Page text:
Poets Against War continues the tradition of socially engaged poetry by creating venues for poetry as a voice against war, tyranny and oppression.

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56 years old
Milwaukee, WI

Antler is the author of Factory (City Lights, 1980), Last Words (Ballantine, 1986) and Antler: The Selected Poems (Soft Skull, 2000).  He won the 1987 Witter Bynner Prize awarded annually. "to an outstanding younger poet" by the American Academy and Institute
of Arts and Letters in New York City, and the 1985 Walt Whitman Award, given by the Whitman Association of Camden, New Jersey to an author "whose contribution best reveals the continuing presence of Walt Whitman in American poetry."  Allen Ginsberg called Antler "one of Whitman's 'poets and orators to come'."  Antler was chosen
to be Milwaukee's poet laureate during 2002-03.


Not standing when Star-Spangled Banner
    played by Milwaukee Symphony
    in outdoor amphitheater beside
    Lake Michigan near downtown Milwaukee
    before the Beethoven's Ninth Concert,
Everyone else standing, everyone else
Putting my head in one hand as it plays so
Thinking of all the Persian Gulf War dead,
Iraqi soldiers buried alive in trenches
    or strafed as they retreated,
    women and children bombed in Baghdad
    the 20-year-old from Wauwatosa
    killed by "friendly fire" on my birthday,
Thinking of My Lai, Wounded Knee, Dresden,
Thinking back to Washington Park bandshell
    20 years ago Vietnam War era
One summer eve the Star-Spangled Banner
    played before Pagliacci
And not standing then, everyone standing,
    not singing then, everyone singing,
Remembering the hateful threats and curses
    whispered behind me.
Now no curses or threats, only singing sadly  
    and sweetly:
Mothers and fathers whose voices seem
    soft-spoken and sorrowful too
    as if they think me Vietnam Veteran
    remembering his bestfriend killed there
    and remember their bestfriend
    killed in World War II or Korea,
No tone of defiant patriotism to my ears,
No growl of rage in the melody
Only a sound of many melancholy voices  
    trying to sound cheerful, hopeful,
    trying to believe we still are the great nation
    we were taught we were
    and thought we were
    in gradeschool,
No tone of hate or scorn--as if they understand
    why I will never stand
    for the Star-Spangled Banner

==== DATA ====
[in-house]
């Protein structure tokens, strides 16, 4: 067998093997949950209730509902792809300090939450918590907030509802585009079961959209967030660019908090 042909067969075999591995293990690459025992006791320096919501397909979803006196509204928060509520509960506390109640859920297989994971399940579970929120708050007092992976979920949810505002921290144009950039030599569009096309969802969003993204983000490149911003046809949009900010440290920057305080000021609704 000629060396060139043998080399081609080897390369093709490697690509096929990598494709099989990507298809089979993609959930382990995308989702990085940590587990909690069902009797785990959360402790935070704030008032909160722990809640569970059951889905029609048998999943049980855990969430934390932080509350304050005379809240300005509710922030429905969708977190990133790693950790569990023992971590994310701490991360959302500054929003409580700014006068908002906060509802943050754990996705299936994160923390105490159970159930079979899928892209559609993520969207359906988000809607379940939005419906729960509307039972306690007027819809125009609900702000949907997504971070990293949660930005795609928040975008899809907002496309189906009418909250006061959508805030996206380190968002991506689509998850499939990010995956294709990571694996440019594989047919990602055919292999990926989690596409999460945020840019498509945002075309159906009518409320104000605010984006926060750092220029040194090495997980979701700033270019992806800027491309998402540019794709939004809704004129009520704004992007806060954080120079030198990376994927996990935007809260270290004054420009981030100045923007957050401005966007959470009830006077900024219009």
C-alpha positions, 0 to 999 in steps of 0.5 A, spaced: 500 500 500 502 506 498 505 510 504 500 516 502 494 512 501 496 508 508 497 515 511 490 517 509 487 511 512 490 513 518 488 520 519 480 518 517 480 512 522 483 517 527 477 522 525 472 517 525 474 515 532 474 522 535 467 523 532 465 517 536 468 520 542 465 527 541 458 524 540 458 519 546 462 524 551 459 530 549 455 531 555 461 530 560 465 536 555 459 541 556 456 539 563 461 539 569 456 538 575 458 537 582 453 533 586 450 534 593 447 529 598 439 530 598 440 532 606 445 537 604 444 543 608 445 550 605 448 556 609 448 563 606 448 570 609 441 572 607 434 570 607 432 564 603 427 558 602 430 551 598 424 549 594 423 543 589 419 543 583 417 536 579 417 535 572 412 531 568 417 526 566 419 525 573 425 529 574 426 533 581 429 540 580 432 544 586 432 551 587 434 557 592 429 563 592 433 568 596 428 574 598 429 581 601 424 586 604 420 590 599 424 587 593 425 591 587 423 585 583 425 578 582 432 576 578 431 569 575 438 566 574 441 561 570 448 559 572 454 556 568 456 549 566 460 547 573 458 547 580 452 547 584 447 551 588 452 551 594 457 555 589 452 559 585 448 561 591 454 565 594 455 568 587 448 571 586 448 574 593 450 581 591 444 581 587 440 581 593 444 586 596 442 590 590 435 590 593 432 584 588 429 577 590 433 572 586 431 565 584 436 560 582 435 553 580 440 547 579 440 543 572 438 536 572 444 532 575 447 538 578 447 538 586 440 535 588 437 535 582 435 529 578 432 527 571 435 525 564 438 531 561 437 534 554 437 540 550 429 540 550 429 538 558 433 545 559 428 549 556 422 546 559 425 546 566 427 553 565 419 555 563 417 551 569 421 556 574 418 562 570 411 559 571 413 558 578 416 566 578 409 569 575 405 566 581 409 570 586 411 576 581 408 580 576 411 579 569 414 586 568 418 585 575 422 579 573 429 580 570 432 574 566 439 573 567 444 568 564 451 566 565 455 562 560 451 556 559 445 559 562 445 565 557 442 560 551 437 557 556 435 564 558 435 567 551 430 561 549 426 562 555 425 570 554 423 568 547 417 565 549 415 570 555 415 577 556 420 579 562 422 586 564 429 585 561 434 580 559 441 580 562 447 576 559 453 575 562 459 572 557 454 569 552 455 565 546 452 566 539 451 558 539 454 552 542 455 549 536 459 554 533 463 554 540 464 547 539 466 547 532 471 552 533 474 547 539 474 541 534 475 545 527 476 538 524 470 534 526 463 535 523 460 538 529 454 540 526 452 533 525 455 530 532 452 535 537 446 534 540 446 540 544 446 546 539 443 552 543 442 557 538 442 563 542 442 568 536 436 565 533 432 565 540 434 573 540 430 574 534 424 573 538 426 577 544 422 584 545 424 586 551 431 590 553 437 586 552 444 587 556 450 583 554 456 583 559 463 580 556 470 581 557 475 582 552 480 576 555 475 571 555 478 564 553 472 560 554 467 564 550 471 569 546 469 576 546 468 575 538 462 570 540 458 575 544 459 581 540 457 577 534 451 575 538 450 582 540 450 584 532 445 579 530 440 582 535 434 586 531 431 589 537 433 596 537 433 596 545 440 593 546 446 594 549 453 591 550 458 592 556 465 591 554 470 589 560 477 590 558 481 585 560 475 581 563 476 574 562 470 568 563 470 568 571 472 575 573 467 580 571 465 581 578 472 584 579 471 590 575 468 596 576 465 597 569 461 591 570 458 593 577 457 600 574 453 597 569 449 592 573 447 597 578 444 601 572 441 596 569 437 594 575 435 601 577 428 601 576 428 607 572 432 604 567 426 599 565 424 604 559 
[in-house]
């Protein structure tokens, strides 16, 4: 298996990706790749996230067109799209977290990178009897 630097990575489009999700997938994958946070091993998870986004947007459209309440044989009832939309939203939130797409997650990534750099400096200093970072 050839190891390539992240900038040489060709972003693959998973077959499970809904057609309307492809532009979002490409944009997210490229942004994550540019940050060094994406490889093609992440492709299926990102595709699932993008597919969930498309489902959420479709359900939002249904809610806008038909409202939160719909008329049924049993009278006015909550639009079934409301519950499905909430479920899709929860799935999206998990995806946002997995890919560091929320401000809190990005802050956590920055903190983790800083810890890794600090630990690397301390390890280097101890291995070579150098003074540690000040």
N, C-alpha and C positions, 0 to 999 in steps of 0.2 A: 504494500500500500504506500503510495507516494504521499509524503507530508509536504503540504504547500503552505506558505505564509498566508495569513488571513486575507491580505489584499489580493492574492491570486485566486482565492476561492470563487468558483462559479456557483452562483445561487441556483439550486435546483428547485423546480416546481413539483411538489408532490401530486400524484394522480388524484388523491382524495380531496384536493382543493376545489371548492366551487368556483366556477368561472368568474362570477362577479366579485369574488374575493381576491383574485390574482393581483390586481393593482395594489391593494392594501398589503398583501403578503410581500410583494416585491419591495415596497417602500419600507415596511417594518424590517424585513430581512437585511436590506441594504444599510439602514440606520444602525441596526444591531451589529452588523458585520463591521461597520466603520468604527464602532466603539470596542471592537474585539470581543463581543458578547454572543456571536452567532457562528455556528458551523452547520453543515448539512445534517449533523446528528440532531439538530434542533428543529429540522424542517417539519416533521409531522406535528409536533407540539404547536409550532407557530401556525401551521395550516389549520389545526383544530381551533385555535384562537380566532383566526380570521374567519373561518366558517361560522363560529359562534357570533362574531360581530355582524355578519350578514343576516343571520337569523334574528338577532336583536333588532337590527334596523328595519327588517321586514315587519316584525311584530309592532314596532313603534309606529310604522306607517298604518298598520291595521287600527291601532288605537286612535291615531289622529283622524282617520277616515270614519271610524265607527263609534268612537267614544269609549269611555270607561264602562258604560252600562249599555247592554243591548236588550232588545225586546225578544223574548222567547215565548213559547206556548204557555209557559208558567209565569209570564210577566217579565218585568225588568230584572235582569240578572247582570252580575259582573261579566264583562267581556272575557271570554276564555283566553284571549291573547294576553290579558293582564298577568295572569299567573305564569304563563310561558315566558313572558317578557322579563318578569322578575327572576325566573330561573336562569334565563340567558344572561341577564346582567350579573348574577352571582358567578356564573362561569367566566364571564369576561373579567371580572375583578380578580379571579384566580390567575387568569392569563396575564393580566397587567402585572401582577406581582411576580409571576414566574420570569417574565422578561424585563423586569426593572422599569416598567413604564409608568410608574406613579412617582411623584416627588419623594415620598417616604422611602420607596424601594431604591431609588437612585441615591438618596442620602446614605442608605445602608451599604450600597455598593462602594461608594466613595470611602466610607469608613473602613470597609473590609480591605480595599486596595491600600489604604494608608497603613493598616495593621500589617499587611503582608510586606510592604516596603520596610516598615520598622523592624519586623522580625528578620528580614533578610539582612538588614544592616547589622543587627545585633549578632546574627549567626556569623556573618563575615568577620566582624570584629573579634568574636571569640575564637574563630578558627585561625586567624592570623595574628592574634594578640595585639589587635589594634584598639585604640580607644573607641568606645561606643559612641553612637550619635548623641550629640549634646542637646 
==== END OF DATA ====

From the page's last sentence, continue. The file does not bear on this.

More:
or the American Flag again.
America became Ecotopia and Ecotopia's flag
    is the Wilderness
    and Ecotopia's national anthem is the wind.  
America loved itself so much
    it became Ecotopia after all.  
Now we play no national anthem
And need no symphony or amphitheater
    or downtown or Milwaukee
As we sit and listen to crickets
    and watch fireflies as it gets dark
    in hot July along the pure fresh-water
    shores of Great Lake Michigan.  

July 1991

Draft-Dodgers vs. Poetry Dodgers

Rather than fulfilling their military obligation,
    fulfilling their poetry obligation--
After all, what's more fulfilling,
    learning how to kill or love?
Those who become soldiers
    are evading the Poetry Service--
    dodging the Poetry Draft.
Isn't it their duty to their Country
    more to become a poet
    than a brainwashed murder robot?
When the young contemplate what branch of  
    the Service to join,
They should know they can contemplate
    joining Poetry,
That Poetry is a Service that serves
    the realization of Utopia
    more than becoming skilled
    at killing.
Too long it was thought the young were
    needed to go to war,
Now the young are needed to go to peace.
Now the young are needed to go to poetry.

Pretending to be Dead

How many boys who loved playing army,
Who loved pretending to be shot
    tumbling down summer hills,
Who loved pretending to be dead
    as their bestfriend checked to make sure,
Or who loved pretending to deliver
    their last-words soliloquy
    wincing in imagined pain
    or lost and dreamy,
Find themselves years later
    trapped on the battlefield
Hearing the voices of enemy soldiers
Searching for corpses to mutilate
    or wounded to torture to death?

What man remembers those idyllic
    boyhood days then
As he lies still as possible
Trying not even to breathe,
    hoping beyond hope
    the enemy will pass him by,
Knowing if he's discovered
    they'll cut off his cock and balls
    and stuff them in his screaming mouth.  
And then, before cutting off his head,
    disembowel him before his eyes?

Ah, thousands of boys and men
    have met this end,
Millions perhaps by now,
    so many people
    so many wars.  
Do they go to a special heaven
    set aside for
    all who die like this?
Restored to the bodies they had,
The memory erased of that insane end
    to the story of their lives?

Do they still get a chance
    to play army with joy
And pretend to be shot
    and pretend to die
After they meet this end?  
Do they still get to thrill
    in pretending to be dead
    after they die?  
After this hideous inhuman end
    will they laugh and wrestle
    their bestfriend again?

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